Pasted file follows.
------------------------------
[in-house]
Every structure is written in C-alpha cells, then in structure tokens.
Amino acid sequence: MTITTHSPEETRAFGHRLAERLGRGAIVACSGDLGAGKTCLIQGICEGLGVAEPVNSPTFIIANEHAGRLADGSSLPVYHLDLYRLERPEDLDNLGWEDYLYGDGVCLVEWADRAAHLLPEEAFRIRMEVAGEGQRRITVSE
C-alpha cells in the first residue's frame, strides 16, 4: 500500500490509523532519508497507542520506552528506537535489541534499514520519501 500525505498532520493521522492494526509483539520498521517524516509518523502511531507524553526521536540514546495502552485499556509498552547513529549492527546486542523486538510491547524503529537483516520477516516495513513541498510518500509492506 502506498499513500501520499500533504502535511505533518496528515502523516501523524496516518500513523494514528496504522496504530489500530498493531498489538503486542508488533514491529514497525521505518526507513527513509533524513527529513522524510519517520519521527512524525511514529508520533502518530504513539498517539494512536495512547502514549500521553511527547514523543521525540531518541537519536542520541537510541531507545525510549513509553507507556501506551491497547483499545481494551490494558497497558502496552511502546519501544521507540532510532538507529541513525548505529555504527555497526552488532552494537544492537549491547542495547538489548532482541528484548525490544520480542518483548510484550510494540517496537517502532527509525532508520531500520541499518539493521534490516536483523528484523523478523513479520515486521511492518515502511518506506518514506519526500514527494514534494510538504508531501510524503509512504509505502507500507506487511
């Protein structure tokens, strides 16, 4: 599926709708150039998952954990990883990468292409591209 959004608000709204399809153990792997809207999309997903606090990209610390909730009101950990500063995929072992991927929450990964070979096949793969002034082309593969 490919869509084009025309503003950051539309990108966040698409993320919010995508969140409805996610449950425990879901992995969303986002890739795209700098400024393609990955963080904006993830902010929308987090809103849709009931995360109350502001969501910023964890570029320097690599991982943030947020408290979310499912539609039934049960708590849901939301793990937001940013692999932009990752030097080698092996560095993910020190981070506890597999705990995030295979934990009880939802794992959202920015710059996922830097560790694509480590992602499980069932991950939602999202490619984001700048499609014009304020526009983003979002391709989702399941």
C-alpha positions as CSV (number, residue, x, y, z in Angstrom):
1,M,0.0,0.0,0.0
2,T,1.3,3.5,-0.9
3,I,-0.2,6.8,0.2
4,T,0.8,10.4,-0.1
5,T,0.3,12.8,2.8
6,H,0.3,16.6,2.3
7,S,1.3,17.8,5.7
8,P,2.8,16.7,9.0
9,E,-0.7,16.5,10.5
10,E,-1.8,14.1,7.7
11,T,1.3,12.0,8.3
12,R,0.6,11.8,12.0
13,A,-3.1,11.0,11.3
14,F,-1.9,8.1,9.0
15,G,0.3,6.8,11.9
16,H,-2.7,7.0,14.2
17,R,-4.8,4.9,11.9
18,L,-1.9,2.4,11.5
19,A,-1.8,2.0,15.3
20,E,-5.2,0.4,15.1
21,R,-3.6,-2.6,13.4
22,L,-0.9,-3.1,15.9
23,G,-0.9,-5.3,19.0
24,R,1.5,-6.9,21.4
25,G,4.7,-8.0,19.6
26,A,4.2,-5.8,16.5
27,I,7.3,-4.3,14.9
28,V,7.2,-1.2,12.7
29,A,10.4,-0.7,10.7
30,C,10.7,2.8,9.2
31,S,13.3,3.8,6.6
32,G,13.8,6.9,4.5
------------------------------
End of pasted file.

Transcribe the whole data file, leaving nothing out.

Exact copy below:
[in-house]
Every structure is written in C-alpha cells, then in structure tokens.
Amino acid sequence: MTITTHSPEETRAFGHRLAERLGRGAIVACSGDLGAGKTCLIQGICEGLGVAEPVNSPTFIIANEHAGRLADGSSLPVYHLDLYRLERPEDLDNLGWEDYLYGDGVCLVEWADRAAHLLPEEAFRIRMEVAGEGQRRITVSE
C-alpha cells in the first residue's frame, strides 16, 4: 500500500490509523532519508497507542520506552528506537535489541534499514520519501 500525505498532520493521522492494526509483539520498521517524516509518523502511531507524553526521536540514546495502552485499556509498552547513529549492527546486542523486538510491547524503529537483516520477516516495513513541498510518500509492506 502506498499513500501520499500533504502535511505533518496528515502523516501523524496516518500513523494514528496504522496504530489500530498493531498489538503486542508488533514491529514497525521505518526507513527513509533524513527529513522524510519517520519521527512524525511514529508520533502518530504513539498517539494512536495512547502514549500521553511527547514523543521525540531518541537519536542520541537510541531507545525510549513509553507507556501506551491497547483499545481494551490494558497497558502496552511502546519501544521507540532510532538507529541513525548505529555504527555497526552488532552494537544492537549491547542495547538489548532482541528484548525490544520480542518483548510484550510494540517496537517502532527509525532508520531500520541499518539493521534490516536483523528484523523478523513479520515486521511492518515502511518506506518514506519526500514527494514534494510538504508531501510524503509512504509505502507500507506487511
């Protein structure tokens, strides 16, 4: 599926709708150039998952954990990883990468292409591209 959004608000709204399809153990792997809207999309997903606090990209610390909730009101950990500063995929072992991927929450990964070979096949793969002034082309593969 490919869509084009025309503003950051539309990108966040698409993320919010995508969140409805996610449950425990879901992995969303986002890739795209700098400024393609990955963080904006993830902010929308987090809103849709009931995360109350502001969501910023964890570029320097690599991982943030947020408290979310499912539609039934049960708590849901939301793990937001940013692999932009990752030097080698092996560095993910020190981070506890597999705990995030295979934990009880939802794992959202920015710059996922830097560790694509480590992602499980069932991950939602999202490619984001700048499609014009304020526009983003979002391709989702399941």
C-alpha positions as CSV (number, residue, x, y, z in Angstrom):
1,M,0.0,0.0,0.0
2,T,1.3,3.5,-0.9
3,I,-0.2,6.8,0.2
4,T,0.8,10.4,-0.1
5,T,0.3,12.8,2.8
6,H,0.3,16.6,2.3
7,S,1.3,17.8,5.7
8,P,2.8,16.7,9.0
9,E,-0.7,16.5,10.5
10,E,-1.8,14.1,7.7
11,T,1.3,12.0,8.3
12,R,0.6,11.8,12.0
13,A,-3.1,11.0,11.3
14,F,-1.9,8.1,9.0
15,G,0.3,6.8,11.9
16,H,-2.7,7.0,14.2
17,R,-4.8,4.9,11.9
18,L,-1.9,2.4,11.5
19,A,-1.8,2.0,15.3
20,E,-5.2,0.4,15.1
21,R,-3.6,-2.6,13.4
22,L,-0.9,-3.1,15.9
23,G,-0.9,-5.3,19.0
24,R,1.5,-6.9,21.4
25,G,4.7,-8.0,19.6
26,A,4.2,-5.8,16.5
27,I,7.3,-4.3,14.9
28,V,7.2,-1.2,12.7
29,A,10.4,-0.7,10.7
30,C,10.7,2.8,9.2
31,S,13.3,3.8,6.6
32,G,13.8,6.9,4.5